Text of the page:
Vietnam! Vietnam! (1972): John Ford’s Documentary

That the U.S. government was out of touch with public opinion was clear from John Ford’s documentary, Vietnam! Vietnam! in 1972,

It was sponsored by the U.S. Information Agency (USIA), represented the official line.

Ford, one of the best filmmakers (winner of four Oscar Awards), was known for his Republican politics, which made him a natural choice for producing an “official” documentary.

Like John Wayne, Ford visited in Vietnam in 1966, but his contribution to Vietnam! Vietnam! was mostly in postproduction, supervising the editing and rewriting of the script, which was narrated by another Hollywood conservative, Charlton Heston, then president of the Screen Actors Guild.

Vietnam! Vietnam! was longer (58 minutes) and more expensive (with a budget of $250,000) than other USIA documentaries.

The feature consisted of a prologue (a montage of stills of some 50 headlines of the 1960s, from the Beatles to the Pill to Vietnam); exploration of Vietnam’s background, culture, and the war; and cameos of politicians (Reagan, Johnson, McCarthy, Fulbright), ordinary soldiers, and hippies, all debating the war.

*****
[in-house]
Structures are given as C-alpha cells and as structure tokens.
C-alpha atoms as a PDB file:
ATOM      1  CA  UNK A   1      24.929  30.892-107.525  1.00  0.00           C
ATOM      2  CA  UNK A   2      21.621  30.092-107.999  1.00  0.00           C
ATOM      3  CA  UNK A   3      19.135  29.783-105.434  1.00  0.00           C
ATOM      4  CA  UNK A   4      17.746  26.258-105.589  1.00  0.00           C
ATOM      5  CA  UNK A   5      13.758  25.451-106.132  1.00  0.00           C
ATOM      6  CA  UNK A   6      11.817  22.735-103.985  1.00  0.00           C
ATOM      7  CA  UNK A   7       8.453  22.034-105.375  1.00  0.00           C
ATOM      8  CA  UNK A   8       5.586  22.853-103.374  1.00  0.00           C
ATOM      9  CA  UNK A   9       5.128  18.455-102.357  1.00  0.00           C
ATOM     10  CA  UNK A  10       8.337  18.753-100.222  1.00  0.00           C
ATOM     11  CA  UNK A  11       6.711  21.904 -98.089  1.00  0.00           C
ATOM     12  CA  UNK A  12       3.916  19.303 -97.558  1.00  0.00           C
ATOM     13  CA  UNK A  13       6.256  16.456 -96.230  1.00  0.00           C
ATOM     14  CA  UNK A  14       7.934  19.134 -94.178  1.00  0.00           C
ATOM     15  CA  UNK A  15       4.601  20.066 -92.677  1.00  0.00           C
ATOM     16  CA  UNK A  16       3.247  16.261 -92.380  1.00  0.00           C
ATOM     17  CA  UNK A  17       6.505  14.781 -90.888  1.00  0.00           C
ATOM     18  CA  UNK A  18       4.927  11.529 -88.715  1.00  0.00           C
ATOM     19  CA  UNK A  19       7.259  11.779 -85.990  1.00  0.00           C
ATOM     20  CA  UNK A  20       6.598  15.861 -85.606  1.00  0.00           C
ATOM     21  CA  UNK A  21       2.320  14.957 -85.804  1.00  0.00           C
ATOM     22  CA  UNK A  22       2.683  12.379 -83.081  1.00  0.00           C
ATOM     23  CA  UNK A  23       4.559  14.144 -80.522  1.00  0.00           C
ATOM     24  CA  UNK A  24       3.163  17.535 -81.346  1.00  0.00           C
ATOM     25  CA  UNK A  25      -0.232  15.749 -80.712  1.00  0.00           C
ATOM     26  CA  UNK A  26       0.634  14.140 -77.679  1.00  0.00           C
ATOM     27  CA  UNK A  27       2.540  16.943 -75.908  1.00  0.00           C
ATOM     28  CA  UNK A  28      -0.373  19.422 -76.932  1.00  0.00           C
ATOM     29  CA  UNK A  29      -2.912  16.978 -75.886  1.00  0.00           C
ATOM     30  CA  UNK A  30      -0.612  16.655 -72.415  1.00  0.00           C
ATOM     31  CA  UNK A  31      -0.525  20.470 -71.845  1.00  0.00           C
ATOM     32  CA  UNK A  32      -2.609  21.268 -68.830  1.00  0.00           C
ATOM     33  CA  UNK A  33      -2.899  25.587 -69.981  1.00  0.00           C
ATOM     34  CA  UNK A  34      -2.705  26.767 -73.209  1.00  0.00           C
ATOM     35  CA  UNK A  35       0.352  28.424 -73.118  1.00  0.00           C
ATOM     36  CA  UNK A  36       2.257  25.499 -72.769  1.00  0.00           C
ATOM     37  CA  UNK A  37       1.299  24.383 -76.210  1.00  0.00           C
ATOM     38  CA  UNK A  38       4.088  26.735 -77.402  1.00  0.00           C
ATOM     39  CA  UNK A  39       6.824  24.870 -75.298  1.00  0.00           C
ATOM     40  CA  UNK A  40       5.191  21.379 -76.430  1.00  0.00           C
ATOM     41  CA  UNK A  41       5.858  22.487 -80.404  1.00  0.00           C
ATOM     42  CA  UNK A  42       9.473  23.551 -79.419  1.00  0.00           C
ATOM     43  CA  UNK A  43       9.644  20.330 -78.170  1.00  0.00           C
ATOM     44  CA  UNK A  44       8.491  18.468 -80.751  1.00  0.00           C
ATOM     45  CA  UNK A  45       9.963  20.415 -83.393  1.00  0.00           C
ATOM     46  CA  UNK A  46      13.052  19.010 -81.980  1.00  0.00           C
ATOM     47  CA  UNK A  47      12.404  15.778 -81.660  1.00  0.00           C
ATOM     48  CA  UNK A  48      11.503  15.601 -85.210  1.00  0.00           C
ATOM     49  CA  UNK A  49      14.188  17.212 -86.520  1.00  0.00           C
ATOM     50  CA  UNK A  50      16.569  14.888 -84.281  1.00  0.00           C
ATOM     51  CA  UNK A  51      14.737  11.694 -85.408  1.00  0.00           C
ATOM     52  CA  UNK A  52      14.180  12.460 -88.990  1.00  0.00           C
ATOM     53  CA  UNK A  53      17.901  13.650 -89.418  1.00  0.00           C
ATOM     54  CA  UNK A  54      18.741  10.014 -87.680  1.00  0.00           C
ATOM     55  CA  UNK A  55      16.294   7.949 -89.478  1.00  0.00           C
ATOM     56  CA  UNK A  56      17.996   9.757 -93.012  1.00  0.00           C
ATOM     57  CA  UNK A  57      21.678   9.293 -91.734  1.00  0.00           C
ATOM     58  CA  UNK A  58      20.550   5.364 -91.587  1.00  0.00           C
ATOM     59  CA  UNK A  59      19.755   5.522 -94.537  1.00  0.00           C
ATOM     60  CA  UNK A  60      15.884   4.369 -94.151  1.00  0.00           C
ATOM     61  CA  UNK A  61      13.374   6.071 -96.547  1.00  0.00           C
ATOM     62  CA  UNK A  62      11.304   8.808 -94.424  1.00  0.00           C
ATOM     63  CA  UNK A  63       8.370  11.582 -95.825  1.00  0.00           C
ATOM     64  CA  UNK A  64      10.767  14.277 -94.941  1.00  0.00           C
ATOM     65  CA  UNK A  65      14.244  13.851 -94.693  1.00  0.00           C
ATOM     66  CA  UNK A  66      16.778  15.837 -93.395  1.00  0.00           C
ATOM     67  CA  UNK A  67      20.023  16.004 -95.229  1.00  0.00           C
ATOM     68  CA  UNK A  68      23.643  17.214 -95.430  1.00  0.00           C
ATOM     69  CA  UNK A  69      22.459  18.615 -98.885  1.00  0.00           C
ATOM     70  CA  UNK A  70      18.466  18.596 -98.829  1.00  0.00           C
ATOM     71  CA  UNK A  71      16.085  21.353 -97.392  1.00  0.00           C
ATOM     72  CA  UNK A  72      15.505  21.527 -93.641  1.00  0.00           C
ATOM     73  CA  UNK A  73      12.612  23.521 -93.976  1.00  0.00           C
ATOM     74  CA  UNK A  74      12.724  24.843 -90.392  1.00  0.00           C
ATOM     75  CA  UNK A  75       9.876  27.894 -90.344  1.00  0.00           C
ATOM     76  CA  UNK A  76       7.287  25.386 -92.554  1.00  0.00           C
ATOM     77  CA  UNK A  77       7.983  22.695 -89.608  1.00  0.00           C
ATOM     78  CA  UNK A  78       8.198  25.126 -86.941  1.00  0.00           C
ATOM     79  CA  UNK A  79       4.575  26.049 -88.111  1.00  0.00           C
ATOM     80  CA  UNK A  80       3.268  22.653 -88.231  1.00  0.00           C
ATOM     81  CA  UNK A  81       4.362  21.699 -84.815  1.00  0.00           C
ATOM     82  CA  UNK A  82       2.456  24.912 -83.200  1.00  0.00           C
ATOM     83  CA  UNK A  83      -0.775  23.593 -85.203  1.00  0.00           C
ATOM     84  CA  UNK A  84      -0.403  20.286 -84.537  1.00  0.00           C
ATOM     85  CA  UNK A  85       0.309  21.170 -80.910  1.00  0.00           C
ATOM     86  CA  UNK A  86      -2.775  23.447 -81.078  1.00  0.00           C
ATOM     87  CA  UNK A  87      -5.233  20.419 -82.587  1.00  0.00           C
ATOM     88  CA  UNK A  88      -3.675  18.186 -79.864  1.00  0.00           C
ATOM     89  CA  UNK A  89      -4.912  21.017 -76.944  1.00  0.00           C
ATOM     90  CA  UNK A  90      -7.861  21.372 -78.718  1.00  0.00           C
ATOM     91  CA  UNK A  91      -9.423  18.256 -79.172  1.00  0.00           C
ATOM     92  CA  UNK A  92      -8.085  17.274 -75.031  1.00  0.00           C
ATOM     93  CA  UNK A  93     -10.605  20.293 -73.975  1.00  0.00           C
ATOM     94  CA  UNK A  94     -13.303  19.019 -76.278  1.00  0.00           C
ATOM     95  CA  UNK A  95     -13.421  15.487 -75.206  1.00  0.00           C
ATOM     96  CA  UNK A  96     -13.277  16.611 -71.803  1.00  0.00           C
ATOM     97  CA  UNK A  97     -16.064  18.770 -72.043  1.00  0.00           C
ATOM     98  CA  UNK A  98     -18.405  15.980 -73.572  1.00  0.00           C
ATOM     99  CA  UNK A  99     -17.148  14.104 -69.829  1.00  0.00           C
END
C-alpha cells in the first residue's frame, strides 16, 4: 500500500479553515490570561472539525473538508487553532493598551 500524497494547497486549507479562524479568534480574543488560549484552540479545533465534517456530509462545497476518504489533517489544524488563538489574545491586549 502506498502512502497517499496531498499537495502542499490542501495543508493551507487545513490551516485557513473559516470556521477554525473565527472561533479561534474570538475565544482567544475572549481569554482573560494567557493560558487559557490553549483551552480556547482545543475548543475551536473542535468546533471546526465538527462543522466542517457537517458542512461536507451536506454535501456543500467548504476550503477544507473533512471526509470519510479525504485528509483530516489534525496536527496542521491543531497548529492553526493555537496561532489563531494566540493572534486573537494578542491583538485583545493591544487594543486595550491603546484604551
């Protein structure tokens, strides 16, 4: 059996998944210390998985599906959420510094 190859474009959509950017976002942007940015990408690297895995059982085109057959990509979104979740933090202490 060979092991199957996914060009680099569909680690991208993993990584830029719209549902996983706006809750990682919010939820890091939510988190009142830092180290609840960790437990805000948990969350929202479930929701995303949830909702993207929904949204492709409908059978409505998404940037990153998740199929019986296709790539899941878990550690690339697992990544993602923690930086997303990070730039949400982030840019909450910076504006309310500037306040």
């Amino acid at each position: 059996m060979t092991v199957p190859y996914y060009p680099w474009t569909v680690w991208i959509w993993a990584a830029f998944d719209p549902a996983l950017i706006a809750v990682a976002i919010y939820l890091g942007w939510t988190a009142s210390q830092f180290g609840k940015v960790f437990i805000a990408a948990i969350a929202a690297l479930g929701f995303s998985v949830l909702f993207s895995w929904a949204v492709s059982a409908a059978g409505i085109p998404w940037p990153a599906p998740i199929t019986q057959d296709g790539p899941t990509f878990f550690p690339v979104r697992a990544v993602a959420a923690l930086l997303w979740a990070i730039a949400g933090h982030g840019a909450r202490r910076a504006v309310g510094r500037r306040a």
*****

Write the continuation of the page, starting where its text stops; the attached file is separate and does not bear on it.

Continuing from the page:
The documentary ended with a shot of a Vietnamese parade with 7-Up-can torches, while Heston narrates solemnly: “The flames were still bright on December 31, 1969, but if that fire would be a permanent light of freedom or would be extinguished was not to be known within the decade.”

The interpretation of the war in this documentary was so outdated by the time of its release (four years after it was made), that it caused the government embarrassment. After some screenings at USIA libraries and consulates, the film was withdrawn from exhibition.